The situation in Finland has changed in recent years and we face a new kind of poverty. While citizens and people with European Union health insurance card benefit from a well-developed social security system, we have a growing number of people who are not entitled to social benefits such as health care, unemployment and child benefits. Emmaus Helsinki wanted to address this emergency situation and founded a cooperative which employs marginalized immigrants.
Our cooperative Osuuskunta Työtä ja toivoa (Work and Hope) employs migrant women and men at risk of poverty and exclusion in the Finnish society. They mostly come from Southeast Europe, representing various cultures and languages. These people do official work such as cleaning, gardening, repair etc. Our employees sign a work contract, we help them get a Finnish identity number and tax card. All the work is « above the table » and our clients are entitled to tax reductions on their invoice. We also organize basic training to our employees and help them in all kinds of issues.
Originating from countries where they faced discrimination and marginalization, their access to the labour market in Finland is also very difficult and limited. The Labour Pool wants especially to emphasize the abilities and talents of the women who engage in the project. It supports the further training, development and integration of the women, as well as a space to tell their stories and connect with a broader public.
The Emmaus Labour Pool is devoted to bringing changes in the lives of individuals and communities and is run as a social project that does not generate profit in regards to these services. It provides encounters for different people who live in the city, while providing a solution for those who need to avoid cleaning-related stress.
Our clients are mostly individuals but we have had a couple of progressive organisations as clients (Green Party, an Non Governmental Organisation -NGO called Without Permanent Home).
Members of the cooperative and the board consist mostly of members of Emmaus Helsinki. Our group has also financed the start of the cooperative and running costs. About 10 people from Emmaus are directly involved.
Day centre for mobile immigrants, Helsinki Deaconess Institute, Helsinki street paper Iso Numero (Big Issue).
Emmaus Helsinki budgeted 20 000 euros for 2017 to start this initiative. In February we employed one person to coordinate the project with 50 % work time. During the first three months she researched all legal implications, worked on setting up the web place, finding the first two employees and organizing their training. She discovered that running this business by Emmaus might jeopardize our status as non-profit NGO. We decided on a separate cooperative and founded it in May.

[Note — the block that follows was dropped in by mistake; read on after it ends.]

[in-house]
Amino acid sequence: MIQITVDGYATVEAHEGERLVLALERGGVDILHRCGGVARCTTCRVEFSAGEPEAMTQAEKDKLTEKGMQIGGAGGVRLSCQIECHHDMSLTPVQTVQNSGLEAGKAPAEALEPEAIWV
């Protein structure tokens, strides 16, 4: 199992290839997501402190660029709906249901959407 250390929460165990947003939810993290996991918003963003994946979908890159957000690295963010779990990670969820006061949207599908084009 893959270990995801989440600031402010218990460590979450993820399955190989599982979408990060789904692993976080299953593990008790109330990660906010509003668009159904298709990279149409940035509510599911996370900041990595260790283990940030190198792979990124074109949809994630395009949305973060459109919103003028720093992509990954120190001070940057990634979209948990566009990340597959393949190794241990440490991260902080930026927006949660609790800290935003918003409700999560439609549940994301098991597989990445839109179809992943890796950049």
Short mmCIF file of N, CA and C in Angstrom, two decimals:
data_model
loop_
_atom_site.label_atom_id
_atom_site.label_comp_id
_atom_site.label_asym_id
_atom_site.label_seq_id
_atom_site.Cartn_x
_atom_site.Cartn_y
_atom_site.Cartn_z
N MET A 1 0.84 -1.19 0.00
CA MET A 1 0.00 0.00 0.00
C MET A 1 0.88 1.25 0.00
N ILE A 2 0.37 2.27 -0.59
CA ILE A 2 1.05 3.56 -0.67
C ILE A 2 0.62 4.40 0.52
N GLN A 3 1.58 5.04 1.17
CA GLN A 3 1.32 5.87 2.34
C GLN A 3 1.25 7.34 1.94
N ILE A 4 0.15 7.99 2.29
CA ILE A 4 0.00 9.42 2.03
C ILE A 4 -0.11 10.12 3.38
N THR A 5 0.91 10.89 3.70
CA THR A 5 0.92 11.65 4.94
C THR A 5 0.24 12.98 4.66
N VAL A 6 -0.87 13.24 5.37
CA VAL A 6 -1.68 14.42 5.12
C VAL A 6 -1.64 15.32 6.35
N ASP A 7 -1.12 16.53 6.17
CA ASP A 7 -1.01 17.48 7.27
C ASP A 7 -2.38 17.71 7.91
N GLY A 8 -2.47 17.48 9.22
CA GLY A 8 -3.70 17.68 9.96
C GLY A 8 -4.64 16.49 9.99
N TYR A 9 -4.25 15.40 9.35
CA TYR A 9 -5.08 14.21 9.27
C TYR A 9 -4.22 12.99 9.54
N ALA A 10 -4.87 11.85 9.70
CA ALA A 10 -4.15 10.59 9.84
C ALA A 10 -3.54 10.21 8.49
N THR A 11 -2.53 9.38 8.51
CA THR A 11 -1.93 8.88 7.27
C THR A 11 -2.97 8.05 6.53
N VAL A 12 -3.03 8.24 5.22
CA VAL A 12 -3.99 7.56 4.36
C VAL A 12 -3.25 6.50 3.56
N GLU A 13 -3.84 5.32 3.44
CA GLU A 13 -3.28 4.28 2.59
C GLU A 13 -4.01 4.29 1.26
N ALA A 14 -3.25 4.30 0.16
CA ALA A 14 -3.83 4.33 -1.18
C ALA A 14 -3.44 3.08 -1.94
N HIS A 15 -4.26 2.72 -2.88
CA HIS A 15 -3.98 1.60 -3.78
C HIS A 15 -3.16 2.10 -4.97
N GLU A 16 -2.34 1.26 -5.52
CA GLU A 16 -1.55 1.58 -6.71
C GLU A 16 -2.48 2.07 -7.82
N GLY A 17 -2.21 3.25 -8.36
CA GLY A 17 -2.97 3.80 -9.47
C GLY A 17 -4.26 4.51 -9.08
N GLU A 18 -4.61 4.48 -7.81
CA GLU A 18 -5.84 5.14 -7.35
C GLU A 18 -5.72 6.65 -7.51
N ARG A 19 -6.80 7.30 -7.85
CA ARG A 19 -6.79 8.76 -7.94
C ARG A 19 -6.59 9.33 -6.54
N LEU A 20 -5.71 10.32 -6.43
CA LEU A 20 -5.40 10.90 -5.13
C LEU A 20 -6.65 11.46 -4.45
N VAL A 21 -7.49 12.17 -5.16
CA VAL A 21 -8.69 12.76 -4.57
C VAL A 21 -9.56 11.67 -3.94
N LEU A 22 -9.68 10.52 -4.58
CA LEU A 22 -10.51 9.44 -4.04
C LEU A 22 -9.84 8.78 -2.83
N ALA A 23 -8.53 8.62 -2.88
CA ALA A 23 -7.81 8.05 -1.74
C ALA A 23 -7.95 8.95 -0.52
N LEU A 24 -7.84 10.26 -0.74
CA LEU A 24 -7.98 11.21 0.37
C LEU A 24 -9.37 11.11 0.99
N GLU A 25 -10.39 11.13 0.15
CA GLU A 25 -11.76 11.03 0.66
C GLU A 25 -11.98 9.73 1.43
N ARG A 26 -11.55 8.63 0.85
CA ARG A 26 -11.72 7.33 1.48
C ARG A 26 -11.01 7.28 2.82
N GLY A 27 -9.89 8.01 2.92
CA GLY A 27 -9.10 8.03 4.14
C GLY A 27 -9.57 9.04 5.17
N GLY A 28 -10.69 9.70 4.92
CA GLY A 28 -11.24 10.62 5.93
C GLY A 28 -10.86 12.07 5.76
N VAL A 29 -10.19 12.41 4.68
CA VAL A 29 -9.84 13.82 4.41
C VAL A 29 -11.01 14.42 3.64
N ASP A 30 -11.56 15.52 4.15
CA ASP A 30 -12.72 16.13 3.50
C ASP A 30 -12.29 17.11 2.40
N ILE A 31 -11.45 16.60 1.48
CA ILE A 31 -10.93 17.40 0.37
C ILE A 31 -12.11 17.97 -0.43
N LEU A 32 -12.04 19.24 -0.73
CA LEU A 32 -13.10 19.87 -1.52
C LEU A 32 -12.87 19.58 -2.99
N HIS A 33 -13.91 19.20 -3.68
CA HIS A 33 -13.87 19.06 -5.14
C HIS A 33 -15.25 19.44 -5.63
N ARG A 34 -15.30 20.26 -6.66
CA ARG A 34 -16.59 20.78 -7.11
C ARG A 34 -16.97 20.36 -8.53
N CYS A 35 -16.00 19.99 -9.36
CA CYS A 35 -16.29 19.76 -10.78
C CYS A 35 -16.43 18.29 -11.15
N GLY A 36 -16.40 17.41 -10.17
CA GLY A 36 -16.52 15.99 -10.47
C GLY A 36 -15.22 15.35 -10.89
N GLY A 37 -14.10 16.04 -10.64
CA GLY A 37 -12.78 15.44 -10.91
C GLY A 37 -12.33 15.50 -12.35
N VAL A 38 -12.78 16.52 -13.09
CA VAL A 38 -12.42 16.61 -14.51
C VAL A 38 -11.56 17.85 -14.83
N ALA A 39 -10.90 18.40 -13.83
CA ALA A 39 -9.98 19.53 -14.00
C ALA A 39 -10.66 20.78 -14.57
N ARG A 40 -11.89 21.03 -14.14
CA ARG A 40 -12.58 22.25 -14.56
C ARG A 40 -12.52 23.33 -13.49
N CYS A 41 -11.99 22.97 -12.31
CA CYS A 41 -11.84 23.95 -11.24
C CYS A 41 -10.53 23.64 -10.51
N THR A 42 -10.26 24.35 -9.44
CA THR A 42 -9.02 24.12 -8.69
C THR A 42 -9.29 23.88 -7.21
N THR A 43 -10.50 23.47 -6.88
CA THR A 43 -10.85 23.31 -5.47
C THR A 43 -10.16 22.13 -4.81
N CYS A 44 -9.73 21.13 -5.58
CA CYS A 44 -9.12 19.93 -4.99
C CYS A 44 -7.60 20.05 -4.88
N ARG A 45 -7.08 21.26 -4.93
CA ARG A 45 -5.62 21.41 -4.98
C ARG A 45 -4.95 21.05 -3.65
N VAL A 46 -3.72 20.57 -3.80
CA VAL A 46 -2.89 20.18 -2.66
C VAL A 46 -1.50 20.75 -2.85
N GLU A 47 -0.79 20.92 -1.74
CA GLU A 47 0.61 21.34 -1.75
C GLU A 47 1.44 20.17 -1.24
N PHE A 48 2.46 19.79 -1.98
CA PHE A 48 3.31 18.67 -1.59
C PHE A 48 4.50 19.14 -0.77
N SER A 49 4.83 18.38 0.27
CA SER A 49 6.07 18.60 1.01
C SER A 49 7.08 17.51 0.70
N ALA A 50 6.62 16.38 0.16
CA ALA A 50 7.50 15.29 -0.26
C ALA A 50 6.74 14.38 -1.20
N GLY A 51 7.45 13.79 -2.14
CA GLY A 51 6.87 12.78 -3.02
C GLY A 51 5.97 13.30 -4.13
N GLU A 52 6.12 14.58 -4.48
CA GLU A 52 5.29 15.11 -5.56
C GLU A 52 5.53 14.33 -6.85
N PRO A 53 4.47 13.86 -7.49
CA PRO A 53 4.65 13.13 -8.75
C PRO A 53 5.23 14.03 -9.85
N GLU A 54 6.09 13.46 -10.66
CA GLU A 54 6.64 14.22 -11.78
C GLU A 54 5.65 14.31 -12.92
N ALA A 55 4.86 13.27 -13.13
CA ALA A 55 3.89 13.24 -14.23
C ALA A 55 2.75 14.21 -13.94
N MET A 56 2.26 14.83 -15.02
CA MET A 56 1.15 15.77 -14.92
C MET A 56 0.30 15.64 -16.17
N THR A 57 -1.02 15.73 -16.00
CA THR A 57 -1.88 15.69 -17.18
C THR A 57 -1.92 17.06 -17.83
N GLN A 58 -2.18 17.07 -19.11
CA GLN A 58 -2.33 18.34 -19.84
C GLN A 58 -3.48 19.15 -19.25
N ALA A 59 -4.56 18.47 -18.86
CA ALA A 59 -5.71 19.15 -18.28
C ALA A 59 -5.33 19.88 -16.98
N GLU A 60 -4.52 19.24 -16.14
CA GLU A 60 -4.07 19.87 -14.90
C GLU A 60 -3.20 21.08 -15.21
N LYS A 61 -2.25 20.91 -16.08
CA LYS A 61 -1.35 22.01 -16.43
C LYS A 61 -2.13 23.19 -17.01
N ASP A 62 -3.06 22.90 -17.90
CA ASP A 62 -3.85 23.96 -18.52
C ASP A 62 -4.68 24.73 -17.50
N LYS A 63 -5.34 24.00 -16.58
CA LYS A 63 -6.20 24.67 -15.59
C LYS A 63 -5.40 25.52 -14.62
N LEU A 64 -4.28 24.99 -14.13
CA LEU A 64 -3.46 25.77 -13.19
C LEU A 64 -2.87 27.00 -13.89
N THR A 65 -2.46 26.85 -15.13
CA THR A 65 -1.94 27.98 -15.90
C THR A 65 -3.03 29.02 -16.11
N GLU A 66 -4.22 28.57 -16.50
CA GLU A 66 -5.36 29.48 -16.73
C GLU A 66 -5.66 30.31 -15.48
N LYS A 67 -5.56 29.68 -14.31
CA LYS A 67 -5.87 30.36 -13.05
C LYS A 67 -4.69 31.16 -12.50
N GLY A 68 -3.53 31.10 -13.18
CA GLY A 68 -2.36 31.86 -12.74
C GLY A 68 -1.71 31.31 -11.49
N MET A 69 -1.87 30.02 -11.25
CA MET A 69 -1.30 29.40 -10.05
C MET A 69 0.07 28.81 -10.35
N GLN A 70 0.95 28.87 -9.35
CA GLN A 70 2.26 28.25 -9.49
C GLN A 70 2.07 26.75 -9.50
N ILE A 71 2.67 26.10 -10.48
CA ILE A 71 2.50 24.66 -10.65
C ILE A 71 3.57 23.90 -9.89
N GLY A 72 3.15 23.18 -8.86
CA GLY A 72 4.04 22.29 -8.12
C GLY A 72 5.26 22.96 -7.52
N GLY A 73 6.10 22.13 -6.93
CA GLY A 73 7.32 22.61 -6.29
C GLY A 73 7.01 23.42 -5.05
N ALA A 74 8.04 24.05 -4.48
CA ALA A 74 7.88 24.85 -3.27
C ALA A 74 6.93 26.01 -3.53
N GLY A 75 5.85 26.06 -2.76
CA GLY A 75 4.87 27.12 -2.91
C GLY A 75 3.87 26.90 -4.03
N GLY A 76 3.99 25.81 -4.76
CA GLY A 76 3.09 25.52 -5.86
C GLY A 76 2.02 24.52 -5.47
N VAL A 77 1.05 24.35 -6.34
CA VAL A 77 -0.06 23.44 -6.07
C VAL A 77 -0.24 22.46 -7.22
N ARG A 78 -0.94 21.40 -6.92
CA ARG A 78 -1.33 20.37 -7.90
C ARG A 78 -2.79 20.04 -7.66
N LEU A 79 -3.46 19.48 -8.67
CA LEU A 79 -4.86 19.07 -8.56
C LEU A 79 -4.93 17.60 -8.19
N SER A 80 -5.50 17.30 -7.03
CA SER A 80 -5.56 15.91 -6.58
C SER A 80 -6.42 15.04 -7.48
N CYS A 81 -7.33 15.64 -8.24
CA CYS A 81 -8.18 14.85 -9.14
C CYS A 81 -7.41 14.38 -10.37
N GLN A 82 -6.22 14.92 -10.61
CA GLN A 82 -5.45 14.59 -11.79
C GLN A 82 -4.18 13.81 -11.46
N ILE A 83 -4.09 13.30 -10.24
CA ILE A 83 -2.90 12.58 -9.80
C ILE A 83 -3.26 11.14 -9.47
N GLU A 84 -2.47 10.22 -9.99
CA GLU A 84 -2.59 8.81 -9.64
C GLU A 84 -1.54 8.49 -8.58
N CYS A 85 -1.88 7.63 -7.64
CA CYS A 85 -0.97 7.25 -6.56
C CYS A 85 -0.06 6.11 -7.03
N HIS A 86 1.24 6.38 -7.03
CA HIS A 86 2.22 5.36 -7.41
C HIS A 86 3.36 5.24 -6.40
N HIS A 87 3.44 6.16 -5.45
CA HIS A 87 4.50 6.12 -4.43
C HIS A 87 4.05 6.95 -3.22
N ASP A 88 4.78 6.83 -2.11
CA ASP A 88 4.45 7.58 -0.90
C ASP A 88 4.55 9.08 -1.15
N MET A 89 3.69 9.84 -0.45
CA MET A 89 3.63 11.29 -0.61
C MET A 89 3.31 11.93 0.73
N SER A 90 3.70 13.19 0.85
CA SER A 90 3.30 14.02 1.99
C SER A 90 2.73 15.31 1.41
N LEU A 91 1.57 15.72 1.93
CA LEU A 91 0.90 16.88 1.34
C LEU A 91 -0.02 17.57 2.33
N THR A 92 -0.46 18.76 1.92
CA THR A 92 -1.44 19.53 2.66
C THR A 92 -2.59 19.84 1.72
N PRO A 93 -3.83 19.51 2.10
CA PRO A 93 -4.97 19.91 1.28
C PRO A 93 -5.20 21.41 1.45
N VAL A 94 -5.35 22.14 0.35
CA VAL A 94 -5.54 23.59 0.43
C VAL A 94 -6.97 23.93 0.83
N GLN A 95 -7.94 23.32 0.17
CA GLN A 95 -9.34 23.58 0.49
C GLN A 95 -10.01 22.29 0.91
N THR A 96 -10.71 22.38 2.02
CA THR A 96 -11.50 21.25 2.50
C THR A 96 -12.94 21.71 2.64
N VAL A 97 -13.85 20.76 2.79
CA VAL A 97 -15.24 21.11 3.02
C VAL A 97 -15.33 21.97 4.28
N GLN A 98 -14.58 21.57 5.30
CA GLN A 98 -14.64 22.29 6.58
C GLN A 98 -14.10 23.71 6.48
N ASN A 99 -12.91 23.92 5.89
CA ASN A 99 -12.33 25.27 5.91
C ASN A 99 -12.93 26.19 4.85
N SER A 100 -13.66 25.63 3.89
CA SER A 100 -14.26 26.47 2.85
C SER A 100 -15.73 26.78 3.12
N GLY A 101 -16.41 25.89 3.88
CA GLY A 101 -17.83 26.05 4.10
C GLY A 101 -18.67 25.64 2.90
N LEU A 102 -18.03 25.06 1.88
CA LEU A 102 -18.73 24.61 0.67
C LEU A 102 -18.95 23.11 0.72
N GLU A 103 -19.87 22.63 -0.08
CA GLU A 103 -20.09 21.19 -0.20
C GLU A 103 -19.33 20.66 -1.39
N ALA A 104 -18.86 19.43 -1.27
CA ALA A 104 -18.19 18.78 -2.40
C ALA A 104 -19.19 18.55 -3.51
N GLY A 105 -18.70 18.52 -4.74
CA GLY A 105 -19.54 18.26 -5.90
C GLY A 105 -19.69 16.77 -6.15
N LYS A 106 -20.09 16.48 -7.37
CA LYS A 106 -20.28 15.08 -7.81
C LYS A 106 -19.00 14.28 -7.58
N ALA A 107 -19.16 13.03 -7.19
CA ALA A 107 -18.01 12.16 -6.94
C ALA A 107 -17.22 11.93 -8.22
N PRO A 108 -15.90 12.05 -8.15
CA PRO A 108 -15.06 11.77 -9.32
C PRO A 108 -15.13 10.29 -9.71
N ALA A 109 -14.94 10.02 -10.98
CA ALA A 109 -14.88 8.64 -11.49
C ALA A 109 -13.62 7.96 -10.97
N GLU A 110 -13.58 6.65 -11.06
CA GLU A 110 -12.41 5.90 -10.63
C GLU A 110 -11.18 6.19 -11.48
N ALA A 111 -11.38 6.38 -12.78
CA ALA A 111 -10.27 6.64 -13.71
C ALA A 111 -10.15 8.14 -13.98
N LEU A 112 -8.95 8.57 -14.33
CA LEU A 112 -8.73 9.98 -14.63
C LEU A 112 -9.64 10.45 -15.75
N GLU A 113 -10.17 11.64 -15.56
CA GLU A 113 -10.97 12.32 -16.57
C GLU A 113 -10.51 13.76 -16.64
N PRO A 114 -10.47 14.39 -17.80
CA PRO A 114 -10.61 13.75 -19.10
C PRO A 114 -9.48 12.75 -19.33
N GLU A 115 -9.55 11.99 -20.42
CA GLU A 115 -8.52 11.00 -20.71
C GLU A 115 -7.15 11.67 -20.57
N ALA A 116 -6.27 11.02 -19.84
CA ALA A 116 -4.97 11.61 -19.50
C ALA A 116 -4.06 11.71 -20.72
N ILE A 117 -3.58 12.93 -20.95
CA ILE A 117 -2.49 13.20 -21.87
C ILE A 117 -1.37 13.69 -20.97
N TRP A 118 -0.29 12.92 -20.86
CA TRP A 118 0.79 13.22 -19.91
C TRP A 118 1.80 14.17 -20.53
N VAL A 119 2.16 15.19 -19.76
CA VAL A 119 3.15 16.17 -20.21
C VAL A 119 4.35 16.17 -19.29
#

Our aims for Keikkapooli by the end of 2019 :
- to have given jobs to 30 people
- to have two employees with at least 18 hours work per week
- to have cooperative running without external funding
Together with a big Finnish social organization, Helsinki Deaconess Institute, we have applied for two year project funding from European Social Fund.
With the same partner we are starting a new initiative aiming at helping Roma people in their home village so that they would not have to leave their home to find means for living by begging or collecting bottles. From the beginning of 2018 this two year project works with a local Bulgarian organisation to support and empower local people (mostly women) in a Bulgarian village.
The actual jobs started in the end of May. For the first 6 months we have employed 5 women and one man, have had about 40 separate jobs and 38 clients, 8 of them regular. Altogether we have been able to provide about 246,5 work hours in home cleaning. We have succeeded in helping people in the most vulnerable situation, our clients have had contact with Roma people and vice versa which has helped overcome prejudices. Our employees have received money for living from work instead of begging and this has supported their self esteem.
Our initiative has had publicity: our biggest newspaper wrote big two page interview of our two employees, a radio program mentioned it, our street paper Iso Numero places our advertisement for free. We have also managed to publish a report of our own in three local newspapers.
Our biggest challenge is homelessness of our employees and their health care. We need also more clients to become self-sufficient. It means more work on overcoming prejudices and telling about our initiative. Training of our employees must be organized in regular basis.